It’s finally getting near the peak of the holiday season as we enter the chaotic yet exciting homestretch toward the New Year! With only a few days left until Christmas, we wanted to remind everyone to be sure to watch out for our furry family members while still including them in all the fun. Here are some helpful reminders to keep your pet safe this holiday season!
While having the biggest, fullest tree on the block might be on your to-do list this year, make sure to secure it properly with a tree stand or in a room away from any pets and keep all décor high enough on the tree that they are out of reach. After all, just one curious cat is all it takes for the tree to come crashing down and tinsel and other tree toppers can be harmful if ingested. Did we mention investing in some shatter-proof ornaments?
Is your tree real? Pine needles can also be potentially harmful to your pets intestines so be sure to keep this area clean as often as possible or think about switching to an artificial tree. That’s not all though, many popular holiday plants, such as poinsettias, holly and even mistletoe can be toxic to both dogs and cats.
Don’t forget to keep wiring from Christmas lights away from teething or precocious troublemakers. These pose serious shock hazards and combined with pine needles that can become extremely flammable when dried out, there is the potential for fire.
Be Selective of What Goes Under the Tree and on the Table
You might be enjoying having finally finished all your shopping and feeling eager to put everything under the tree, but refrain from putting out treats and other goodies until Christmas morning when you can supervise. While you might think you’ve tucked away your kid’s surprise treats with wrapping paper and gift boxes, all it takes is a playful pup or a snack-searching hound to tear open a box of chocolates to get a taste. Remember, your pet has a superior sense of smell and even a well-trained dog may manage to get into something left out in the open. Chocolate and other candies pose a serious threat to your pets if ingested in large quantities!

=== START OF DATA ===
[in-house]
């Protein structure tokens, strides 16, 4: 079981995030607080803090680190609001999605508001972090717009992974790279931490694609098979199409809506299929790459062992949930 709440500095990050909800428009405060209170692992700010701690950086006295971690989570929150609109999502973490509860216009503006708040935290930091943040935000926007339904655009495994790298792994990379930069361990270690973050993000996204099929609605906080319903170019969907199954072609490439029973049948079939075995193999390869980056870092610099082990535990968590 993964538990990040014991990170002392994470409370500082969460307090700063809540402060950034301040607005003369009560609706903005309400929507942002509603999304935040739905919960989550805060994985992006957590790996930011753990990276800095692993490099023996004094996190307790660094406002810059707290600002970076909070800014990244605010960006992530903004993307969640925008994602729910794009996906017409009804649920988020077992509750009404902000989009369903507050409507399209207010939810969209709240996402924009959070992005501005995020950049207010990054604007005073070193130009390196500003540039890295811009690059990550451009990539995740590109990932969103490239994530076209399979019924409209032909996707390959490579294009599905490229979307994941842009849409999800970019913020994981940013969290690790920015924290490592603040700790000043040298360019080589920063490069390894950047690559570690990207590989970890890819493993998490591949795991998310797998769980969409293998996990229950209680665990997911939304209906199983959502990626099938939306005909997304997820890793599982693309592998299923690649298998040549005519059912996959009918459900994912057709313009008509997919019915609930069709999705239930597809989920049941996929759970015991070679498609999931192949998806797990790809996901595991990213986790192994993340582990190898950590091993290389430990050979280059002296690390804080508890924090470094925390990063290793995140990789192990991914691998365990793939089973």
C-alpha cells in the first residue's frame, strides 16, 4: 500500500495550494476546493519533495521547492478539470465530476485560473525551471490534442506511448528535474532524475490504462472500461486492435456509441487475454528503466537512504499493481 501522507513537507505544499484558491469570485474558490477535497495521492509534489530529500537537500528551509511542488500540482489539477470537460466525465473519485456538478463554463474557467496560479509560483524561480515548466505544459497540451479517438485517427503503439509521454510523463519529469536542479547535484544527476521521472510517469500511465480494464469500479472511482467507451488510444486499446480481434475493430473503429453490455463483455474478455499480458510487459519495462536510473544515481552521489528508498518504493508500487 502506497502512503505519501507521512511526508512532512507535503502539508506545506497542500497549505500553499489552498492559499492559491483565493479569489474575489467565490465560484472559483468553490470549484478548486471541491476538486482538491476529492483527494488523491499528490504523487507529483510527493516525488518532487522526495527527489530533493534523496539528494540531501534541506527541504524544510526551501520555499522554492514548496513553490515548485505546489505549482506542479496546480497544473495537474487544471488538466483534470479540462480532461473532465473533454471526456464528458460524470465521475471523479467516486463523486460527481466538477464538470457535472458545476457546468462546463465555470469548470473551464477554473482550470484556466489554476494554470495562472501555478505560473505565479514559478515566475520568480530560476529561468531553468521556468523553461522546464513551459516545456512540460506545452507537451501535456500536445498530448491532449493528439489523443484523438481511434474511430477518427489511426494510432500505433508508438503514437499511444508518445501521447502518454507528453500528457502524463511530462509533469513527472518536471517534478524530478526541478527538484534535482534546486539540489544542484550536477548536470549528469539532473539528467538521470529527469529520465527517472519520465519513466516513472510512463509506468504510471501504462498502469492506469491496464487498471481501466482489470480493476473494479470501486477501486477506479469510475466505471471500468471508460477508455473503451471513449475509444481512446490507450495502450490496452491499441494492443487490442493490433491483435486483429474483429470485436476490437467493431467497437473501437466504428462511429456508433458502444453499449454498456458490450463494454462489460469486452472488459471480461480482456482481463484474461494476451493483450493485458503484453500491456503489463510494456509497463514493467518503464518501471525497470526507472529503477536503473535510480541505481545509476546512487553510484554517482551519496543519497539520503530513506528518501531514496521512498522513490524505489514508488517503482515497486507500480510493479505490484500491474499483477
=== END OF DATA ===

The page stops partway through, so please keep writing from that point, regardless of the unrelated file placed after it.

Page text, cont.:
It is also a good idea to keep an eye out for family members that may try to sneak scraps and other treats to your dog without knowing if they have sensitivities or if they are unknowingly giving your dog a potentially toxic or damaging food. Onions, garlic and turkey bones can pose a serious risk, especially if a bone splinters and causes blockages.
If you’re planning to head to a gathering for an extended amount of time, plan for a sitter or other arrangements to keep your pet cared for. We don’t recommend bringing your pet to a holiday gathering unless it’s an environment your pet is used to. Loud noise, strangers, and doors opening and closing might be a stressful scenario for your pet, especially if you’re distracted with friends and family and can’t give them the attention they need. In the end, your dog might be better off patiently awaiting your return home. If you have a lot of stops to make, try to head home between gatherings to check on your furry friend.
If you have a scared or anxious dog, plan ahead for fireworks around new years. It may be a good idea to invest in an aid like the “thundershirt” or other canine wraps that help calm dogs with noise anxiety. Keep them away from windows as some dogs may react to visual stimulation. Another thing to think about may be providing a safe area for your dog to retreat to such as their crate or an enclosed area. Many dogs will hide in closets or small spaces such as under a bed when trying to retreat from a scary noise. You can also encourage them with a particularly distracting treat such as a peanut butter stuffed kong or something with a strong smell that they can focus on.
Never force your dog to come outside in an attempt to desensitize them to the noise. If they cower or run away it’s because they are not ready and its important that you watch for nervous signs such shaking, tail between their legs or more subtle cues such as lip licking, yawning or whining.
The holidays can certainly still be a fun and exciting time for you and your dog, but it is important to give special care and attention to keep your pet safe during this busy time. From all of us at Release the Hounds, have a happy and safe holiday!
Written by: Rachelle Biever (CPDT-KA)